The other part of Qualcomm’s response to the challenge of this quarter is to announce that it will be looking to address new markets with management citing networking, mobile computing, Internet of Things, and automotive as adding up to a $10 billion addressable opportunity now with growth to $20 billion by 2020.

I think you can readily see the problem with targeting those opportunities. Lots of competitors are going after the same markets—Cisco and Google (GOOG) in the Internet of Things, for example. Intel is willing to pour billions and then more billions into mobile computing. Apple and Google have both targeted the automotive opportunity.

That doesn’t mean it’s not worth going after these opportunities, but it is important to think about those opportunities in the context of the current pattern in the technology sector of one or two companies dominating a market and collecting all the profits from that market.  Qualcomm cited in its conference call the growing concentration in its own sector. That’s a development that should be familiar to technology investors from the examples of Microsoft (MSFT), Intel, and Cisco Systems (CSCO). According to Qualcomm just two companies—Apple (AAPL) and Samsung account of 85% of the premium smart phone segment. The two companies account for an even bigger percentage of the profits in the smartphone sector: Apple accounts for 92% of profits in the smartphone sector, according to Canaccord Genuity, with Samsung pulling in 15%. The rest of the sector shows a loss—which is how Apple and Samsung can add up to more than 100%.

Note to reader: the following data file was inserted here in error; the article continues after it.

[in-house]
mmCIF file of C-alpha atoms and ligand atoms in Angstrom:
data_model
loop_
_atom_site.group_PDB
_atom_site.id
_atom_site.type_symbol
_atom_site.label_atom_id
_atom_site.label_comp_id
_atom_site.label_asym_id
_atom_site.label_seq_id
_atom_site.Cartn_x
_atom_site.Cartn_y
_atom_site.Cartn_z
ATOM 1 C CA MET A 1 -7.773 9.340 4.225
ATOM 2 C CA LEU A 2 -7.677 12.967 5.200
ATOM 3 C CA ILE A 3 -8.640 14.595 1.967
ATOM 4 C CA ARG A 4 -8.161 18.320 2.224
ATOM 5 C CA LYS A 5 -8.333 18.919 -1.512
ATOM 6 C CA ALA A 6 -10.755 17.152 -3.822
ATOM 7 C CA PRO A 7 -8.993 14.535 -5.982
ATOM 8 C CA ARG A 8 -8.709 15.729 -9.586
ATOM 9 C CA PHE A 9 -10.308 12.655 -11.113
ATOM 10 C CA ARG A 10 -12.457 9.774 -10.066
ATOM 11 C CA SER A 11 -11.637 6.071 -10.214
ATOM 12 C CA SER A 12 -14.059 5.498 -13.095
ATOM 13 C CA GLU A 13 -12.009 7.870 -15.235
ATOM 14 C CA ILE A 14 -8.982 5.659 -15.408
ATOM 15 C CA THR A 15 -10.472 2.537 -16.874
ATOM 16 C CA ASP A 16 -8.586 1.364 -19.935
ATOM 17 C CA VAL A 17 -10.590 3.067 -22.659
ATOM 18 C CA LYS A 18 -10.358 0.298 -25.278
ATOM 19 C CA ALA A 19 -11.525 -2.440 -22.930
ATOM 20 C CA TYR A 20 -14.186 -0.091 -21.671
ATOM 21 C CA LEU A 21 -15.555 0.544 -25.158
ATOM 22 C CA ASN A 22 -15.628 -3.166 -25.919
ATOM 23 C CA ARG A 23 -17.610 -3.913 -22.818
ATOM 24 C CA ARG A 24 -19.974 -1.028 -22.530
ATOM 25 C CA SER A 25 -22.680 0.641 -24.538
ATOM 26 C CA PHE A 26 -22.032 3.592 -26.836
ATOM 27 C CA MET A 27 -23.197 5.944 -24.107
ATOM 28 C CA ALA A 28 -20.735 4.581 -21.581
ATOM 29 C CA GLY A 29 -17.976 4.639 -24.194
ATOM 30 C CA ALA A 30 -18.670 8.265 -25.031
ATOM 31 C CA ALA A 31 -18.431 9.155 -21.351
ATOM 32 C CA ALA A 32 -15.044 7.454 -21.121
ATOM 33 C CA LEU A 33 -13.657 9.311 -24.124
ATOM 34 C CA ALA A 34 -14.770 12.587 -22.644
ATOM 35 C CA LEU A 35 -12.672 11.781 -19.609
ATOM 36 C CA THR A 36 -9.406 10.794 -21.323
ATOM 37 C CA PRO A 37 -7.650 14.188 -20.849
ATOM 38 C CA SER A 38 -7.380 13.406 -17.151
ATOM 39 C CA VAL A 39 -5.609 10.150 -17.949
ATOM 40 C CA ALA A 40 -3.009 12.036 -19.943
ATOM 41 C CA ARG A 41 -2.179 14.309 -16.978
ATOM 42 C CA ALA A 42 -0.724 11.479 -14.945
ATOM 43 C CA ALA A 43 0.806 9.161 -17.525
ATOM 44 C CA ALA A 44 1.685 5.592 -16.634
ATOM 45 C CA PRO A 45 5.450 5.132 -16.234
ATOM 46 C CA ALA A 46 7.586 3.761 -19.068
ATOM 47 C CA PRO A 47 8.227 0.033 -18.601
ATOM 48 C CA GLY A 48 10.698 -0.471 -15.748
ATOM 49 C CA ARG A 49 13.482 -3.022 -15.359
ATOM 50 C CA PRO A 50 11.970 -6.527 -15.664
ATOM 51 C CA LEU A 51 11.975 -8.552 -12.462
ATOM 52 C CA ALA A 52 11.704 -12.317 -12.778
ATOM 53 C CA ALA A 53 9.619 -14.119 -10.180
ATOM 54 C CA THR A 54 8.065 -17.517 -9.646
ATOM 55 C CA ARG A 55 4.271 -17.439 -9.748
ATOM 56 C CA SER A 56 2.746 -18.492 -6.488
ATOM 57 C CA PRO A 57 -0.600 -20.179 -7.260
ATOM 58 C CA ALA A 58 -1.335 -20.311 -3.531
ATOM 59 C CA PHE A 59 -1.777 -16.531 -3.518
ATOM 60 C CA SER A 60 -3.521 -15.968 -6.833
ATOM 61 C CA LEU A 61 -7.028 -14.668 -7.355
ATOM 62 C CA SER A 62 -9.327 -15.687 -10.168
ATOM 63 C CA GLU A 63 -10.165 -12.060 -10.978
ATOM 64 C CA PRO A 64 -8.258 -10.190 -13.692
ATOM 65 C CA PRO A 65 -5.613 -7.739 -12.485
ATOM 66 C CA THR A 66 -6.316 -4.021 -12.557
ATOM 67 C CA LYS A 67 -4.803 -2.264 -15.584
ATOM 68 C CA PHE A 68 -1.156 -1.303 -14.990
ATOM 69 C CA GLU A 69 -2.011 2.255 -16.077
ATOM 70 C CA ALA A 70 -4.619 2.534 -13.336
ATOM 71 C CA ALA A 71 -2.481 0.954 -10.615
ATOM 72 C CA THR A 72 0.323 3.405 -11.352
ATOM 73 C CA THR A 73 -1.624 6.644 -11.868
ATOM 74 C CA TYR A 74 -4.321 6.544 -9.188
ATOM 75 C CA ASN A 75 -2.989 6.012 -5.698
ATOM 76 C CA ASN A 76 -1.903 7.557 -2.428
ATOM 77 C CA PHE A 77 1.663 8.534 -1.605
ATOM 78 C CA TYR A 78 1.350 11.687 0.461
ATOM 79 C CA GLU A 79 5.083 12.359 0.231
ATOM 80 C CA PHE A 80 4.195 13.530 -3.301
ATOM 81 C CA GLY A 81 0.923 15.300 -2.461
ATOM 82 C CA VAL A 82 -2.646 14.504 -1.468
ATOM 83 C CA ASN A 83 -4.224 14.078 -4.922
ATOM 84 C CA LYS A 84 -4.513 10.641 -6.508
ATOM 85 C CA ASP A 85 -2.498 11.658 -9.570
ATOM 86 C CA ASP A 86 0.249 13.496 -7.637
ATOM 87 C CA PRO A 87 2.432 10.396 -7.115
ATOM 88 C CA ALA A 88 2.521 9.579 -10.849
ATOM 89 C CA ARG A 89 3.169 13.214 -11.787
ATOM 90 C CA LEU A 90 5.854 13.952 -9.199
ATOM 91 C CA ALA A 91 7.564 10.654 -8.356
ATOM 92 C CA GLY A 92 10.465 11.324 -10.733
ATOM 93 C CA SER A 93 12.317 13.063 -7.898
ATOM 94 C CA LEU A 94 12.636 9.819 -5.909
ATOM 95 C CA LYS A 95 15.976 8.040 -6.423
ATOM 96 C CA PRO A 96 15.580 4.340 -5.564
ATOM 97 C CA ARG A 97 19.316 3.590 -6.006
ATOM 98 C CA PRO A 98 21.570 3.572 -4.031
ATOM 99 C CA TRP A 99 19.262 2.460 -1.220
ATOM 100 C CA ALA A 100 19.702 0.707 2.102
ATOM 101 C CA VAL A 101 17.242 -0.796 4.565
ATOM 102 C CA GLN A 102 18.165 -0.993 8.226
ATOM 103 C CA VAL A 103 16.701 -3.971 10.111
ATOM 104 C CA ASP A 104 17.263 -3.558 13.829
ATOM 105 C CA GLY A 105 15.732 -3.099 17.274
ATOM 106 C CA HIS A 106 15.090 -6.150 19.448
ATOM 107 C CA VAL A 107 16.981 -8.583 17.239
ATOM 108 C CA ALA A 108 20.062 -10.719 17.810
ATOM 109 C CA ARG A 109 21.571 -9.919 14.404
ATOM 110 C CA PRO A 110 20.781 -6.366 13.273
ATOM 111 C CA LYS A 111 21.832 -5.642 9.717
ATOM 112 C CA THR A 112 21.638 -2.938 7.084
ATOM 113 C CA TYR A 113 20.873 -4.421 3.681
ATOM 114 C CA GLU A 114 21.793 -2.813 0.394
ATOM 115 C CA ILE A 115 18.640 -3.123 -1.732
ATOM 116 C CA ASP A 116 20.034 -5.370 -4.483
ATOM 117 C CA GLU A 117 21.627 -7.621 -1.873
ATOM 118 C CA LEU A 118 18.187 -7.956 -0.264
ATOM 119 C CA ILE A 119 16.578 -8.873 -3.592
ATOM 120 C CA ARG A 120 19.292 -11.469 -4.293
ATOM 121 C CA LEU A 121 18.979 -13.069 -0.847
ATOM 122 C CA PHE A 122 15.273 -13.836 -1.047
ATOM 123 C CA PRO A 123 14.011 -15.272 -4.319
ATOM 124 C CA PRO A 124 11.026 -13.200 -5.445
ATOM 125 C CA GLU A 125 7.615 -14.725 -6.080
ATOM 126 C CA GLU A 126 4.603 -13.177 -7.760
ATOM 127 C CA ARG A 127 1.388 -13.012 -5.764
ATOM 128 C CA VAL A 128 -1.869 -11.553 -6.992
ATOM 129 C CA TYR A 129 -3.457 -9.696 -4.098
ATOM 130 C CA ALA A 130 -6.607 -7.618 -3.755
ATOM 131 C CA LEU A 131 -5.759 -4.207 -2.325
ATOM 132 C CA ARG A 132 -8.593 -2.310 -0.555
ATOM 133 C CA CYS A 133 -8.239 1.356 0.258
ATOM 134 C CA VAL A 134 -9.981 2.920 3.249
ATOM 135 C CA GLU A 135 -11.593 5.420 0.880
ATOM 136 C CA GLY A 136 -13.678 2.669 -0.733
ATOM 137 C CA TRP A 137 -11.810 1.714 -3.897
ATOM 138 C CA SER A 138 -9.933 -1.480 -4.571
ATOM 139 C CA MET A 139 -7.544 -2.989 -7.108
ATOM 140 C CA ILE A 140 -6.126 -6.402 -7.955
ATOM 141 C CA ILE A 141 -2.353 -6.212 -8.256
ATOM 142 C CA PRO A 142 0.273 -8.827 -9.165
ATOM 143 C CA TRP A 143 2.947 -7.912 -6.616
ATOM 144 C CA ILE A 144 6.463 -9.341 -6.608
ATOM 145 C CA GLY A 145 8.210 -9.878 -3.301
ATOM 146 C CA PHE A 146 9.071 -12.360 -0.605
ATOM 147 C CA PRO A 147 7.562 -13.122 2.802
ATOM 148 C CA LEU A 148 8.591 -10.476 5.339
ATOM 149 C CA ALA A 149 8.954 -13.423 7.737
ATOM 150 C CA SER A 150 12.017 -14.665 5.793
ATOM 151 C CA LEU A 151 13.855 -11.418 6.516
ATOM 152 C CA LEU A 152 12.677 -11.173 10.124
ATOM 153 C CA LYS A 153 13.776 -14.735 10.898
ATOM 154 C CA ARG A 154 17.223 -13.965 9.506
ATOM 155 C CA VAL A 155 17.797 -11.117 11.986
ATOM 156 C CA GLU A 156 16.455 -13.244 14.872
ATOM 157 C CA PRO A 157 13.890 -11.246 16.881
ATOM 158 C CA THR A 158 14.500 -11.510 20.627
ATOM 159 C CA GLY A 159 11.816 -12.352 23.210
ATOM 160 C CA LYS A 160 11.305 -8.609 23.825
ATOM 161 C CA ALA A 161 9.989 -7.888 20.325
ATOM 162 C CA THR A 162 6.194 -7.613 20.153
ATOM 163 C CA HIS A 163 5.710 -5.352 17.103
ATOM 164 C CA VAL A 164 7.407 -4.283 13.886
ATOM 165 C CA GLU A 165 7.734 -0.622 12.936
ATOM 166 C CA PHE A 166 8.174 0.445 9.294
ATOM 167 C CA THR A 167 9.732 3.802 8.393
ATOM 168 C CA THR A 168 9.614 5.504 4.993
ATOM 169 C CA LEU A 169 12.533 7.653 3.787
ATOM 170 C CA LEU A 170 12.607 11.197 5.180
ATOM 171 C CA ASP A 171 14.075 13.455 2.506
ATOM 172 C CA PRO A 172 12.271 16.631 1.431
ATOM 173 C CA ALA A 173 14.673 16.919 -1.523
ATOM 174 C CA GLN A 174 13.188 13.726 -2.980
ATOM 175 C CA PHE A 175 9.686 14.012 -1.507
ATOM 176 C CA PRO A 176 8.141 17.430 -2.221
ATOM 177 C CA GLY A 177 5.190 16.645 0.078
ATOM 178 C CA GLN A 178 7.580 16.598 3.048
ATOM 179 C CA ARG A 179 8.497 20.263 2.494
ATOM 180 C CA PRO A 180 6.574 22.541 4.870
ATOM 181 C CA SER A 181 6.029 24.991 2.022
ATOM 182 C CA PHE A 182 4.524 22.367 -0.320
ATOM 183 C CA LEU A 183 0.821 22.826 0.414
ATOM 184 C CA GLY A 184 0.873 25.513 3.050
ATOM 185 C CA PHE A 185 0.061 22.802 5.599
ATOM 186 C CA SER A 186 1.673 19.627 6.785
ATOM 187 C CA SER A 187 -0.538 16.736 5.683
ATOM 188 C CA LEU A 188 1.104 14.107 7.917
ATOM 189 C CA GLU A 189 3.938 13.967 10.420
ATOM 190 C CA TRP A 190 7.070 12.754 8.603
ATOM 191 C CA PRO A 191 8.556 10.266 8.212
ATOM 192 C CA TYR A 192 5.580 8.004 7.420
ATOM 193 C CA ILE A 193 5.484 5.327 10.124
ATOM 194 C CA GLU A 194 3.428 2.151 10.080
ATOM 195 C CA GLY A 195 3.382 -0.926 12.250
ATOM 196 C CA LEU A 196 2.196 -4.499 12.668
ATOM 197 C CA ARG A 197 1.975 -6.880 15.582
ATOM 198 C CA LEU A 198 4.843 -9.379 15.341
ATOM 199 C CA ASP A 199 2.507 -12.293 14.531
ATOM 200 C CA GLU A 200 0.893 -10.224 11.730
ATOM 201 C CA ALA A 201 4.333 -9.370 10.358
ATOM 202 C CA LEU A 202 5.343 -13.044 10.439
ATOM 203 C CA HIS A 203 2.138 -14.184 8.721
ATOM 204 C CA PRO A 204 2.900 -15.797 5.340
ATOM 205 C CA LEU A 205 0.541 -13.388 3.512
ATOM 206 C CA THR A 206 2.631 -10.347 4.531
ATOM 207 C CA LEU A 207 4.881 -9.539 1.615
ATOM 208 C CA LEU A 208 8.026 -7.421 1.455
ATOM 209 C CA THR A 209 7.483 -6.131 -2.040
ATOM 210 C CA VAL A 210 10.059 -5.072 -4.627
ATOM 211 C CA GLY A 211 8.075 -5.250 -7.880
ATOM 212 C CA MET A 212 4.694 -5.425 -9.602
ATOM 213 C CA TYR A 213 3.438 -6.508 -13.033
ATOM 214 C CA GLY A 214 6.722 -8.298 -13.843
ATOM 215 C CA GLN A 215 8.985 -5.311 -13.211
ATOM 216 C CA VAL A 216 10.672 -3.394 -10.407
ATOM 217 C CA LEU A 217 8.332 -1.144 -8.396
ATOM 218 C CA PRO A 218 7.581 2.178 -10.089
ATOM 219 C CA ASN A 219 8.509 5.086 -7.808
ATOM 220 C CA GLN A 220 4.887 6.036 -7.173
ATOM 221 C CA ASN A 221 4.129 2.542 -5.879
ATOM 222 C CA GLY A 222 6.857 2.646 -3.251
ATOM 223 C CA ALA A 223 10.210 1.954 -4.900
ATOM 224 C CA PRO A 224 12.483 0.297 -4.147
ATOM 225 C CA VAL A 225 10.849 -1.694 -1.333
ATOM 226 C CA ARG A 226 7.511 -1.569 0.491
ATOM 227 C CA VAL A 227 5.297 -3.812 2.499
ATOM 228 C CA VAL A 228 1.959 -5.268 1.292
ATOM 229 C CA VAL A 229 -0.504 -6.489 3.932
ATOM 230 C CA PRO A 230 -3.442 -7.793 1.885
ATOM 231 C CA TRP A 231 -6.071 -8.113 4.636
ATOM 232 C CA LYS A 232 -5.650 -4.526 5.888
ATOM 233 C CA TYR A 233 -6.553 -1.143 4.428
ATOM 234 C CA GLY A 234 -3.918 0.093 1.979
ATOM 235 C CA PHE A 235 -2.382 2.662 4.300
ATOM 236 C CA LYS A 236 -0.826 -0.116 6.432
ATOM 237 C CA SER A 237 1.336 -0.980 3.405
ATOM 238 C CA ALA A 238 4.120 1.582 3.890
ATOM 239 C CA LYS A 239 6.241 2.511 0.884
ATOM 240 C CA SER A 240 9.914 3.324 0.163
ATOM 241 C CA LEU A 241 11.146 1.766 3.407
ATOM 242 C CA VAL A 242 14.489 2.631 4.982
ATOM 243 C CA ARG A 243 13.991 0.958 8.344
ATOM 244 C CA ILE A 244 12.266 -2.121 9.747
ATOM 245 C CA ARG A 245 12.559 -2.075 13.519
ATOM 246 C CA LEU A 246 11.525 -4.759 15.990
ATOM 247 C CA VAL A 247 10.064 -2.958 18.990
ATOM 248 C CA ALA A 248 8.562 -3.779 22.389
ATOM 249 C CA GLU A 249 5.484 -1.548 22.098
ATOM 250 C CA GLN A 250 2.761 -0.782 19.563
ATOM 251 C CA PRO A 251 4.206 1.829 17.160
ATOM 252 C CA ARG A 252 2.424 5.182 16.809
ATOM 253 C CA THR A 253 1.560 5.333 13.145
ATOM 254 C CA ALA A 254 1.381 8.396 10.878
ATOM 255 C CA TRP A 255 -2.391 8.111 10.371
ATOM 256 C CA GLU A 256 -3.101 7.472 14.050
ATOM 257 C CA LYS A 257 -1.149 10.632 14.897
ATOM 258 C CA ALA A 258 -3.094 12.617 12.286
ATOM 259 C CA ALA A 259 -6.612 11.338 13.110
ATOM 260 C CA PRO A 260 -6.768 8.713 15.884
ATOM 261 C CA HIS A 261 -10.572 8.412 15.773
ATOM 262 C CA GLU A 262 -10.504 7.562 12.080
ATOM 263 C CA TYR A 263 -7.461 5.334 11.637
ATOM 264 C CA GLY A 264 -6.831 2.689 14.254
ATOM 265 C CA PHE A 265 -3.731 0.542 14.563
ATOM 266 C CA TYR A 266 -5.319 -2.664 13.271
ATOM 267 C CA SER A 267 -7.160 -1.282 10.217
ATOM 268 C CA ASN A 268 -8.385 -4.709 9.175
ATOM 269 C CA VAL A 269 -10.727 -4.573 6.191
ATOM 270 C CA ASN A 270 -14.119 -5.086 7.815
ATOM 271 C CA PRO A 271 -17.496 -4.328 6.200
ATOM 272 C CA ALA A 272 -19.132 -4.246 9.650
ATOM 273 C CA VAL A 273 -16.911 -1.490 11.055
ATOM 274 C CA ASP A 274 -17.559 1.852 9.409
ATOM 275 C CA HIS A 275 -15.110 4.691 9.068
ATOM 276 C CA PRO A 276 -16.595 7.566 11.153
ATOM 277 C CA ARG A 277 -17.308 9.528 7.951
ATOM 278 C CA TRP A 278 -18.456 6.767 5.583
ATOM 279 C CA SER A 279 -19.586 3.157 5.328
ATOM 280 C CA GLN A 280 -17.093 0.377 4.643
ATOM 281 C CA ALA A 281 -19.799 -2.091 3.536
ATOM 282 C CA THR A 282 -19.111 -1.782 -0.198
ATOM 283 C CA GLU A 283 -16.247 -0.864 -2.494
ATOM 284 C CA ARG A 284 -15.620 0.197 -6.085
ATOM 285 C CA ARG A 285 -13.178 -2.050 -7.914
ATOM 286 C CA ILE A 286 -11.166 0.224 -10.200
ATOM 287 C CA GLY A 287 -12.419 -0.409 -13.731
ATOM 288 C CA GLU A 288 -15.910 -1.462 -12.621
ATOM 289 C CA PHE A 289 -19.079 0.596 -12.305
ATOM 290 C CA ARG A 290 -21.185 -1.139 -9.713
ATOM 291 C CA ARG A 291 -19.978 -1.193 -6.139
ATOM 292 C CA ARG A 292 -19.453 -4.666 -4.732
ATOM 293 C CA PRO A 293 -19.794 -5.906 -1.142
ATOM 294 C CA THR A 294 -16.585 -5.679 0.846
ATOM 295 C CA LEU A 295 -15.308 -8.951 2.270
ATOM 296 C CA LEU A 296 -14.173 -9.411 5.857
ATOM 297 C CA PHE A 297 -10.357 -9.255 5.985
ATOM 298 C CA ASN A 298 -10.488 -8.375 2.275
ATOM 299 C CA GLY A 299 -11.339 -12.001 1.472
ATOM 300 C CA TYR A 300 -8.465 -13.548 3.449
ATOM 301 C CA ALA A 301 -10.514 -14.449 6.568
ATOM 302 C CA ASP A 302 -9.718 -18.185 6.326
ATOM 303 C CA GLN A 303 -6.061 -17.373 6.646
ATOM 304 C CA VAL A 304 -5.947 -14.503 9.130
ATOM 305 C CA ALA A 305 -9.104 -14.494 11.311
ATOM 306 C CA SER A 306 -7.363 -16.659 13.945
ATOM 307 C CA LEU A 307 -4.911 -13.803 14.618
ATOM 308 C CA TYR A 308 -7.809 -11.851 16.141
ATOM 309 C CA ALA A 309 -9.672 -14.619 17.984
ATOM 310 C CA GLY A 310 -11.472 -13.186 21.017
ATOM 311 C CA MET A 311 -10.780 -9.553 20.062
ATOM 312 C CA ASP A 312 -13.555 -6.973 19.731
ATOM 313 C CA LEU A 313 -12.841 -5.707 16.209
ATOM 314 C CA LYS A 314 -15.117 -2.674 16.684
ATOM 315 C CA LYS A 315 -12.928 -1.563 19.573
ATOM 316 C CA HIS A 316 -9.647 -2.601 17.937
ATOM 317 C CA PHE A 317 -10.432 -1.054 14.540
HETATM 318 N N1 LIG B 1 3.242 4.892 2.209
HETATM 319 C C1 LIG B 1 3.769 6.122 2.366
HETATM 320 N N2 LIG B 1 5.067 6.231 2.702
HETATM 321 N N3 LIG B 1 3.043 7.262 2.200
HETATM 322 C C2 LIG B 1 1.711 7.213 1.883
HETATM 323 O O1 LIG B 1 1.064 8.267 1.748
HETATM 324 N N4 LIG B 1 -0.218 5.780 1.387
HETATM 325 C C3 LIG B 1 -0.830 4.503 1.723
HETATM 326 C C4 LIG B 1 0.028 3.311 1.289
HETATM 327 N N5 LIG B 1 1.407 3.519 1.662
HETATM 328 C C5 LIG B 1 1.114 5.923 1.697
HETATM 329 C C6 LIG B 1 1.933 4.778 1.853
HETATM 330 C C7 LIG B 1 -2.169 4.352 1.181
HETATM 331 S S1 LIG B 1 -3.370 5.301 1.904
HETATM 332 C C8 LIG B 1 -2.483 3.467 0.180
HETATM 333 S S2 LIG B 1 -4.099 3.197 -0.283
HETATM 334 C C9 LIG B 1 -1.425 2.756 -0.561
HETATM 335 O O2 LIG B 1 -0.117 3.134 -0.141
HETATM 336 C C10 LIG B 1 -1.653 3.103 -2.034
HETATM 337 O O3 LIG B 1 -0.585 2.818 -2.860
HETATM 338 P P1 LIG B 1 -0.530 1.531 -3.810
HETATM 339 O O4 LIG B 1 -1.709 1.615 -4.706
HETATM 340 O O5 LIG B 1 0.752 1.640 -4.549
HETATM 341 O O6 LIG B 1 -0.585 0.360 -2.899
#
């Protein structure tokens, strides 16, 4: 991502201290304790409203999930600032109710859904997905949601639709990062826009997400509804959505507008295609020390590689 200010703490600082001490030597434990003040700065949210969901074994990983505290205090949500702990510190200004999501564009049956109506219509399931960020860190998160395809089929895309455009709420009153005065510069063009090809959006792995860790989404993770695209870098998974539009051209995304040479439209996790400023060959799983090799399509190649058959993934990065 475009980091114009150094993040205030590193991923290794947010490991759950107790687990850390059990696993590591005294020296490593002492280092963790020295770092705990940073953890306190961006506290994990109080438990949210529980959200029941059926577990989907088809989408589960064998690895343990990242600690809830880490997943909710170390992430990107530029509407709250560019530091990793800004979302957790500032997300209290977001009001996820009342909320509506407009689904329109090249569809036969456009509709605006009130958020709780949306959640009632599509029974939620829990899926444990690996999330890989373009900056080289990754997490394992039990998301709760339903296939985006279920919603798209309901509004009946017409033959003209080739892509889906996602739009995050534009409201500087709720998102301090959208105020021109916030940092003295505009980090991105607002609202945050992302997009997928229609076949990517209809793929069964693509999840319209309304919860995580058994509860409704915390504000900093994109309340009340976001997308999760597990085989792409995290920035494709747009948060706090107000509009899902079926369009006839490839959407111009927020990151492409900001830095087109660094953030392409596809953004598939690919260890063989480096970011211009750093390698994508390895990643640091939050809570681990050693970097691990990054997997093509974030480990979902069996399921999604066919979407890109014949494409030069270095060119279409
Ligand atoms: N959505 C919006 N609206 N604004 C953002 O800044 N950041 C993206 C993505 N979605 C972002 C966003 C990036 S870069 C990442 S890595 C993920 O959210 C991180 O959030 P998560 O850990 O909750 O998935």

Looking at these numbers and trends I have to wonder if Qualcomm wouldn’t do a better job for shareholders if it eschewed the short-term solutions being urged on it by activist shareholders and instead concentrated on building an unassailable position in 5G technologies based on its clear lead in 4G technologies. That would produce some short-term pain, undoubtedly, since 5G technology is emerging only slowly. (From a long-term perspective it’s the lag in 5G adoption that accounts for much of Qualcomm’s current disappointment.)

And looking at the Qualcomm story I have to wonder if the pattern of concentrating all the profits in a sector in just a few companies doesn’t go a long way to explaining the number of young technology companies that are concentrating on growing revenue and market share as fast as they can—with the hope that someday that will result in the kind of market dominance that has made Apple such an amazingly profitable company.

Of course, it is a whole lot easier in the current technology market to build a strategy around growing revenue as fast as possible and letting profits take care of themselves somewhere down the road. At least that way a CEO doesn’t flag a profit opportunity and attract lots of competitors.